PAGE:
As I gallop and gallop about, the fearful people ask “Why? Why does she gallop and gallop about?” They have to – it’s in the contract for all bit-players in legends to act like morons – all very union, of course.

Anyway, I gallop and gallop, up hill and down, sparks flying from Bobbysock’s hooves and sweat flecking her withers. And I urge – oh how I urge! – the people to wake from their waking dream! Which puzzles us all as to how exactly waking from a waking dream is to be achieved. Legend has it that Bobbysocks turns and whickers “Eh?” to me right then.

Anyway, I’m still galloping, right. Scattering pamphlets about worker’s rights and registering to vote. And bit by bit, my armour comes flying off, killing unlucky cats and pigeons metally, all around me. And underneath my armour my skin is covered with tattoos of prophecies in a strange, foreign tongue known only to a very few as Pointish.

They say then that, as I streak towards the crossroads, I scream and wail such ghastly noises as would curdle the contents of both the sperm and blood-banks in the next county over’s hospital. It’s the most wounding part of my legend for this is in fact my singing voice.

At the crossroads, there gathered are villagers – some warty, some hunchbacked, some just waiting for the bus. Some villagers don’t believe in me; most do, because I bite the noses off the ones that don’t, snarling with bloody fury, as I toss my head in rage, sending noses and snot arcing through the air to catch the sun and make tragic rainbows in their dying, mucousy swan-songs.

It is said that, once the screaming is over and the noses found and put on ice for possible surgical reattachment, that I grow sad then and dismount my steed. I wander here and there softly singing snatches of songs about wildflowers and about how it’s “Hot In The City Tonight.” I might ask people solicitously about their pets or their grannies in a distracted sing-song way before seizing them by the shoulders and shaking them unhingedly until they promise me they won’t vote for John McCain. For, I vow, if they do – and if they do, I’ll know it – I shall return and flambe their babies.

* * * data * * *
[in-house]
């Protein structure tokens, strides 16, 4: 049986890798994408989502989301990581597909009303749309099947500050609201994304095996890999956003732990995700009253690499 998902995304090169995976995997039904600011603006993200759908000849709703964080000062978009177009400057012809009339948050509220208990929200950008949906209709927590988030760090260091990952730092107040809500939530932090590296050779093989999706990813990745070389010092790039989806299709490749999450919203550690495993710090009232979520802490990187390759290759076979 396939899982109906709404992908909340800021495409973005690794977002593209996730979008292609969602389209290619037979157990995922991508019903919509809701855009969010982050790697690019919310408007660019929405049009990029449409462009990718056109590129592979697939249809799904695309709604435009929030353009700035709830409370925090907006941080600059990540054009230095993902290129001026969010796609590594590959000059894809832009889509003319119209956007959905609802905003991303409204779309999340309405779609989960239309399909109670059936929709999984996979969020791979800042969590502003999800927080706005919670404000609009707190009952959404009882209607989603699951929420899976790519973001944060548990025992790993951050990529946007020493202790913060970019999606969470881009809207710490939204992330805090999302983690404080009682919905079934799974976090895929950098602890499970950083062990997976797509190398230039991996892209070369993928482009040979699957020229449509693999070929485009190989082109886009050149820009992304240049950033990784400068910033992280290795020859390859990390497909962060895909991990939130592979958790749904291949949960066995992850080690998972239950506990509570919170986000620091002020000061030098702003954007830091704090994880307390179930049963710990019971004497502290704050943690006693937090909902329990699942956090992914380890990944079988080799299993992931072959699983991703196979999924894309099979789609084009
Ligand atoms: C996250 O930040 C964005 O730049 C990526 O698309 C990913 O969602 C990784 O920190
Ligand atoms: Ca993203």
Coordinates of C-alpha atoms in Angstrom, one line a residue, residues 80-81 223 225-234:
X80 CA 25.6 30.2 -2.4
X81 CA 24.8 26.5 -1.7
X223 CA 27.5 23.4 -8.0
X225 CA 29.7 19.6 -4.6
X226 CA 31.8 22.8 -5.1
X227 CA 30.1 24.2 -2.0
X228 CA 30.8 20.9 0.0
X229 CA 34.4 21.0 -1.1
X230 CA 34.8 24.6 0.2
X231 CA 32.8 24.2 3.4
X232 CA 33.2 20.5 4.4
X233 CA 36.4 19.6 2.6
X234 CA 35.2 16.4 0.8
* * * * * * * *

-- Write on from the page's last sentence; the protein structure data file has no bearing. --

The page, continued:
Some of the old ones say that I am this way because someone tried to eat me as a baby and the memory of it still gnaws at my soul and a bit by my knee. Some say I can never be stopped, that noone should even try if they want to keep their noses. But the truth is, I just get really pissed off when I read the news some mornings.

Oh you might want to try waving amulets or garlic at me – there are some ridiculous theories out there – but only by surrounding yourself in a mound of marzipan and oregano will you ever hope to avoid my wrath when I have an ire-on in the fires of world news.

And so,the legend goes, I am doomed to repeat this embarrassing performance until the day the Isle of Lewis sinks into the sea, the sky turns blood red and I am reunited with my lost love.

But in the meantime, when it’s all done, when I have made my point and strewn my righteous pamphlets, I go home and have a legendary cup of tea.

Live History With PCB!

Come with me back in time, loyal readers! Come all you adoring millions and fly. Fly with me o’er hill and glen and Perth services and some other hills, yea, e’en unto the sea that was known in the time of Our Lord as the Minch. There will be a toilet break in Skye.

Back in time we go…back…back…

*Noo nee noo nee noo nee noo nee swirly twirly noo. STOP!*